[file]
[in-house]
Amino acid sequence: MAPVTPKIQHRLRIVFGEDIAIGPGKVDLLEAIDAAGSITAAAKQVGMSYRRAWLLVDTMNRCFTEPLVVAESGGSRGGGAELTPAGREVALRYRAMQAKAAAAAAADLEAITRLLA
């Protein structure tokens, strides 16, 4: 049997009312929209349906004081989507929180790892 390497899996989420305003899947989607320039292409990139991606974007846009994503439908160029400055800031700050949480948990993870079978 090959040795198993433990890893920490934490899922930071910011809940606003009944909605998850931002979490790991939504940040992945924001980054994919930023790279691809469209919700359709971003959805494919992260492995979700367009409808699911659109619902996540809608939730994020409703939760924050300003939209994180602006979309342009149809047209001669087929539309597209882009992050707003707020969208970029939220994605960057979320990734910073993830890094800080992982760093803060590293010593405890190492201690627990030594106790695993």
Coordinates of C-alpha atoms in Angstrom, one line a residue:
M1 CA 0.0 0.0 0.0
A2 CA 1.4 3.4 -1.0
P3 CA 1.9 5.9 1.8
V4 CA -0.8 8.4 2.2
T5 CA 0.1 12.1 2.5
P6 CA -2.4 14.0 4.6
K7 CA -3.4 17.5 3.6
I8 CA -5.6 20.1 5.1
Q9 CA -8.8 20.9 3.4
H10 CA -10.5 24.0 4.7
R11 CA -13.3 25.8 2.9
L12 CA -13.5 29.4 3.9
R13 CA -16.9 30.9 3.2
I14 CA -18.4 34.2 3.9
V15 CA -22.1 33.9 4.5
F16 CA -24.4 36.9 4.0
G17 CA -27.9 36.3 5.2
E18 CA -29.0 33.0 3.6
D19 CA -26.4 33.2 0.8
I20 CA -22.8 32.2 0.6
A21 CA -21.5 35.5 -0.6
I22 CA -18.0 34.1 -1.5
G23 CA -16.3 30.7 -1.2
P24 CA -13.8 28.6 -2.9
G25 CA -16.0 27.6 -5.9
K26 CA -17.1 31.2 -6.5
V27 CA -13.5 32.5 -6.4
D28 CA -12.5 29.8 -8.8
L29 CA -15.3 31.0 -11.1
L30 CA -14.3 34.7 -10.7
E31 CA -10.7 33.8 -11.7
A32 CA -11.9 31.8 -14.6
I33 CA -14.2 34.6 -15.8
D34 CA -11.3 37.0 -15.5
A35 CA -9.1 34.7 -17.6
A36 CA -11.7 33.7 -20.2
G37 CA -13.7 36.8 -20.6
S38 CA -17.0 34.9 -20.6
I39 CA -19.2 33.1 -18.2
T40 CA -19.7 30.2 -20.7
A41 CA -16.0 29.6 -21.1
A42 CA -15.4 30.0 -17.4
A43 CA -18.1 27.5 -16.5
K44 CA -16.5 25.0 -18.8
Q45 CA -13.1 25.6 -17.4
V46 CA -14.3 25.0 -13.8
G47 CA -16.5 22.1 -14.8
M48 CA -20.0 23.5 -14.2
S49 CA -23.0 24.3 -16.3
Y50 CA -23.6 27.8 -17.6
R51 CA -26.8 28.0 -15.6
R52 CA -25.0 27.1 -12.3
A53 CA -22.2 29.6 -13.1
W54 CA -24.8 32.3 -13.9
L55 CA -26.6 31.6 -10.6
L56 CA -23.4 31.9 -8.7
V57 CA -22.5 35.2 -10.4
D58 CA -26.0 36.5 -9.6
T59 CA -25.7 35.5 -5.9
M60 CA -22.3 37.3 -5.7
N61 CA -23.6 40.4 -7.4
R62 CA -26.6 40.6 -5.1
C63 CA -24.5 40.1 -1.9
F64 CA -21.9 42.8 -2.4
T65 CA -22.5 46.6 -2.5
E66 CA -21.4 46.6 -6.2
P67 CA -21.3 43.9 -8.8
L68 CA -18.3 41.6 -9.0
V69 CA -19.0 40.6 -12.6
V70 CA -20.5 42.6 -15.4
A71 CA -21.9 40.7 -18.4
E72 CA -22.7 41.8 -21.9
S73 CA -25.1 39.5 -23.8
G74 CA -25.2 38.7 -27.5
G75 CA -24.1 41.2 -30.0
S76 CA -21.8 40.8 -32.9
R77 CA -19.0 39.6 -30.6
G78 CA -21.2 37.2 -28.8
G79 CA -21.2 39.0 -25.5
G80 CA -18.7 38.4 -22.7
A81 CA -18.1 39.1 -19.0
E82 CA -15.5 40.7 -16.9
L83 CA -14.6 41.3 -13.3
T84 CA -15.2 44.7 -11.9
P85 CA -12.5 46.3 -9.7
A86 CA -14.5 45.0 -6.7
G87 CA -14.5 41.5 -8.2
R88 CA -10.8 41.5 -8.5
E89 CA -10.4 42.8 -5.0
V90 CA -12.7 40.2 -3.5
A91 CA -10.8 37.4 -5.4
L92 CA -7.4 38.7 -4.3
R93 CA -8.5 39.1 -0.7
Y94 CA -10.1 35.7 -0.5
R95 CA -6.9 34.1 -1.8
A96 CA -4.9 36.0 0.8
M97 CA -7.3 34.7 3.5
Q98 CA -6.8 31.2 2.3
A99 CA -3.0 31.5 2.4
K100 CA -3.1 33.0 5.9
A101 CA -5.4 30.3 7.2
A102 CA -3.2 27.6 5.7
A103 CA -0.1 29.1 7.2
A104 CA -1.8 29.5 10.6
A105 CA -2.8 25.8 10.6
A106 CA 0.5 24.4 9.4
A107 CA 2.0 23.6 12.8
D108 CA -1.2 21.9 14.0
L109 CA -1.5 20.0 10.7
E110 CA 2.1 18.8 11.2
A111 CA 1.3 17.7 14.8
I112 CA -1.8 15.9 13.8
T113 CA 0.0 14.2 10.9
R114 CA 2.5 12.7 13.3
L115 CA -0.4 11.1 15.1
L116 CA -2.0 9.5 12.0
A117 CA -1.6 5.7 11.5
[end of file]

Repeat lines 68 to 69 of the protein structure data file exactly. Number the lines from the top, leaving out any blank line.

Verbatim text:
F64 CA -21.9 42.8 -2.4
T65 CA -22.5 46.6 -2.5